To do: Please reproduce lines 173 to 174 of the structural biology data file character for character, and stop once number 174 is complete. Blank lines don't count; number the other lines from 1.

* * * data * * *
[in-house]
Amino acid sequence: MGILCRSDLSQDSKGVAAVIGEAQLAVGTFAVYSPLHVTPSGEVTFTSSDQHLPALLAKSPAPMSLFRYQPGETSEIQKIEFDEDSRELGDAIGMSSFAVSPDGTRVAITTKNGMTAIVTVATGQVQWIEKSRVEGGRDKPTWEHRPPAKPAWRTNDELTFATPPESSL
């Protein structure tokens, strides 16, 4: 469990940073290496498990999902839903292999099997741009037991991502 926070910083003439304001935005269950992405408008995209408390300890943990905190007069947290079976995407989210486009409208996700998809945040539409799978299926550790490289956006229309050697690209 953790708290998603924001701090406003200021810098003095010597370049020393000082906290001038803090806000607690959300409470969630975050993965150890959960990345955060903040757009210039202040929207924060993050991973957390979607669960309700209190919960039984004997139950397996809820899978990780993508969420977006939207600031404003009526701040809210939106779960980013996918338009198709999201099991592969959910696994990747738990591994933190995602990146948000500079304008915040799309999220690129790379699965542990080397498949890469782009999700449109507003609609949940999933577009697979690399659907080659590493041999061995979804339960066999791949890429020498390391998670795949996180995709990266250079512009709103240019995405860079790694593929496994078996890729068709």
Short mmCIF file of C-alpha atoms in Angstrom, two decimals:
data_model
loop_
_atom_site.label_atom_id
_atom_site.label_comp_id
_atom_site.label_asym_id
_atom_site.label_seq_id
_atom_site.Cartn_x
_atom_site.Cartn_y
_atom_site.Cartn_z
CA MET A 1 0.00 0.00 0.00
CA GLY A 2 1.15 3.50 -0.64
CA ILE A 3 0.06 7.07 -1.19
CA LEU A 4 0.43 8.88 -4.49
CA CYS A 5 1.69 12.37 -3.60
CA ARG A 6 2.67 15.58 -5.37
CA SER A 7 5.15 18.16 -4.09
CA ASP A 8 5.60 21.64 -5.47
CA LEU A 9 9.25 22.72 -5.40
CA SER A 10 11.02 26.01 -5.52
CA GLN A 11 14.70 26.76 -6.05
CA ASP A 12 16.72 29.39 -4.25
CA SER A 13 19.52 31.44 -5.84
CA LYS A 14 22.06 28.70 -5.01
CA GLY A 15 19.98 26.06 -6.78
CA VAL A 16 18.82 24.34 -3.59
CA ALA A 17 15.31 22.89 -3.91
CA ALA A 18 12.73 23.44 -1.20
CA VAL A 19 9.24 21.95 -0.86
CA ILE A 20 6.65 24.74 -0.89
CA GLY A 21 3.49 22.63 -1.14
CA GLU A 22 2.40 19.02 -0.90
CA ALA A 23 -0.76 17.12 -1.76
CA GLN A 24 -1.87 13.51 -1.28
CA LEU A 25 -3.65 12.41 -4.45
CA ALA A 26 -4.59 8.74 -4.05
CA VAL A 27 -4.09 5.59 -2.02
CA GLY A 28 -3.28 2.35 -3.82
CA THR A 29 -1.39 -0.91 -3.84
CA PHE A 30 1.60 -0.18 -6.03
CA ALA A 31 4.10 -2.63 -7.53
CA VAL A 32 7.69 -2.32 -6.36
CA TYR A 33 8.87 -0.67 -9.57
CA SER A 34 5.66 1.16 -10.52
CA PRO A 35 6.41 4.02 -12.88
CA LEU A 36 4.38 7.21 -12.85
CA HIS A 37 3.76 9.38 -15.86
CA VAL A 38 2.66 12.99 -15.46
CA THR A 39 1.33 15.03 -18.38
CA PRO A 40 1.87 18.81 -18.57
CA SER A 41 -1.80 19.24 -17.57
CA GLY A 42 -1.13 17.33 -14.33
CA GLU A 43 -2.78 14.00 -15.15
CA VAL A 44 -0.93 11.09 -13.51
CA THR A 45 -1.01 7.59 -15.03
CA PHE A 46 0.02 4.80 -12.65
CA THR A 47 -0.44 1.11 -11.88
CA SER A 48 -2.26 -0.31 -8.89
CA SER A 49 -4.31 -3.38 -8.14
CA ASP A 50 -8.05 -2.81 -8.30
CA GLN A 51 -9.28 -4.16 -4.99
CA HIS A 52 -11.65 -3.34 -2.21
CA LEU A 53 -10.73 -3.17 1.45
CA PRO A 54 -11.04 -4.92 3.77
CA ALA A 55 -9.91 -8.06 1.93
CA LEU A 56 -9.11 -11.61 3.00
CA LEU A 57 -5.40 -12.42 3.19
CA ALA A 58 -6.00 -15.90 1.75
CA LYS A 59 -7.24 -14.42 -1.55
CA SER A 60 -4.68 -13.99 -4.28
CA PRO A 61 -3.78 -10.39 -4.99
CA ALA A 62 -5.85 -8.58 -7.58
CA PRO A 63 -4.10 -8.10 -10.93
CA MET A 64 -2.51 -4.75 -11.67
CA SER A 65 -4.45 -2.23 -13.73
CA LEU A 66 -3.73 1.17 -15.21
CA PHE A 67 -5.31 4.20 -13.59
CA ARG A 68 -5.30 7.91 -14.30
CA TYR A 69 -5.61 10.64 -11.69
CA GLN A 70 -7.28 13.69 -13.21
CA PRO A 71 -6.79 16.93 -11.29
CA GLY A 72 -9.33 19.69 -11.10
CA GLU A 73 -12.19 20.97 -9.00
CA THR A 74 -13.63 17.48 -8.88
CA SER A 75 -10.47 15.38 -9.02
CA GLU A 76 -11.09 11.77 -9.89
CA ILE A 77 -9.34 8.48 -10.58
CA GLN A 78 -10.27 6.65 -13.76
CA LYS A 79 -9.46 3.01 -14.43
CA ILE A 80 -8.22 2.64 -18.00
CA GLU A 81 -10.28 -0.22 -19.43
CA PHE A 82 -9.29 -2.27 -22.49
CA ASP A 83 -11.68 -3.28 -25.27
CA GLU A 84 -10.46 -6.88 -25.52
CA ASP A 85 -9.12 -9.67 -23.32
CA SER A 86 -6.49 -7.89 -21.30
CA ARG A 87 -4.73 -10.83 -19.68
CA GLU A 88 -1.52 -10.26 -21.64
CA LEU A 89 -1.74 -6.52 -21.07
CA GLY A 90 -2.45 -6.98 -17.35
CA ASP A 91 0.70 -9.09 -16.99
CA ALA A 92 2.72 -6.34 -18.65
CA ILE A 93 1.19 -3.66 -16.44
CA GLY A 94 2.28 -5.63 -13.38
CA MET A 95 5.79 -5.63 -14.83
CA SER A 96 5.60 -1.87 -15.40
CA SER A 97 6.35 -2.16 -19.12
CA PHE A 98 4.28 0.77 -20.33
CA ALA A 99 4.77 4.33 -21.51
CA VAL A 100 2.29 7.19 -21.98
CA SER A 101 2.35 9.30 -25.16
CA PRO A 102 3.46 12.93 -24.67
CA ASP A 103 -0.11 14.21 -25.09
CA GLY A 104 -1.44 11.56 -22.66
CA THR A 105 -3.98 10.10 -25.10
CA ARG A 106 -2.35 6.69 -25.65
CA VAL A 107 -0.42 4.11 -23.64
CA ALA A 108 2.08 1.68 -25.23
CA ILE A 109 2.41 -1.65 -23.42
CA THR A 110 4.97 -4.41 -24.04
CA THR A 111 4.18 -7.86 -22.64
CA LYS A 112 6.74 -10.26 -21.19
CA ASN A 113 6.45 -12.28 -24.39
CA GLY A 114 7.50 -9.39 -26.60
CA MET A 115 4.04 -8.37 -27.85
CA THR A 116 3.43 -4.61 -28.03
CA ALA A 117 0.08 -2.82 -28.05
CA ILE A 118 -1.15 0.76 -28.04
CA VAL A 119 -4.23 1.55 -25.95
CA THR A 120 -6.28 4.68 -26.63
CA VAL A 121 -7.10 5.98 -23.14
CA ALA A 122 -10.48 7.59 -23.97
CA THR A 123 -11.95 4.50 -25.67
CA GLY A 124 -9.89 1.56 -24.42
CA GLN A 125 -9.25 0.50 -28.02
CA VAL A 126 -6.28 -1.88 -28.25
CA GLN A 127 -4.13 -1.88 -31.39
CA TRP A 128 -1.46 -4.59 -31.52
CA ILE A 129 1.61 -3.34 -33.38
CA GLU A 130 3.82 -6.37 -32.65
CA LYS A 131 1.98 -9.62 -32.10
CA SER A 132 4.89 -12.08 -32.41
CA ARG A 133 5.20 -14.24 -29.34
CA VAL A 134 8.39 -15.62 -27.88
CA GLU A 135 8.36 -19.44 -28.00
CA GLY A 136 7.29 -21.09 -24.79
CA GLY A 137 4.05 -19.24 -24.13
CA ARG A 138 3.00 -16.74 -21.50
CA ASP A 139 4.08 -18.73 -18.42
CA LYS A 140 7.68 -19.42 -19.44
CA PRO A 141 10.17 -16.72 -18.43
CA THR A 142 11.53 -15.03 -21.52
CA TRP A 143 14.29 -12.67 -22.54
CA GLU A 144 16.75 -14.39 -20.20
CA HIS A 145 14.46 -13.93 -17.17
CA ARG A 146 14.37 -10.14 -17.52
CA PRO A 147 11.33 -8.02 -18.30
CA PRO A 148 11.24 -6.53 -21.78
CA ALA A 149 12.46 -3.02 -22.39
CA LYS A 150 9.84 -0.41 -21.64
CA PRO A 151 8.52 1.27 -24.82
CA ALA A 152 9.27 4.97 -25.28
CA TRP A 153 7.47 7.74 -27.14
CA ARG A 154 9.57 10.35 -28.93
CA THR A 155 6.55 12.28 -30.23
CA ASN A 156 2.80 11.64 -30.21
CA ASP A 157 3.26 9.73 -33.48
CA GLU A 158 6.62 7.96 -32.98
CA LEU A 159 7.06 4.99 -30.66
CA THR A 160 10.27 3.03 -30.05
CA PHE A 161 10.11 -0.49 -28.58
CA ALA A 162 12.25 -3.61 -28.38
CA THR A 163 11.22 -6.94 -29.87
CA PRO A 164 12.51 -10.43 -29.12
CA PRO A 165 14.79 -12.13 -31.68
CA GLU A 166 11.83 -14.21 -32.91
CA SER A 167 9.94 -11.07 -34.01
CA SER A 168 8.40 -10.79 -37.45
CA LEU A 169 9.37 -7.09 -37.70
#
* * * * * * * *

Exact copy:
CA THR A 160 10.27 3.03 -30.05
CA PHE A 161 10.11 -0.49 -28.58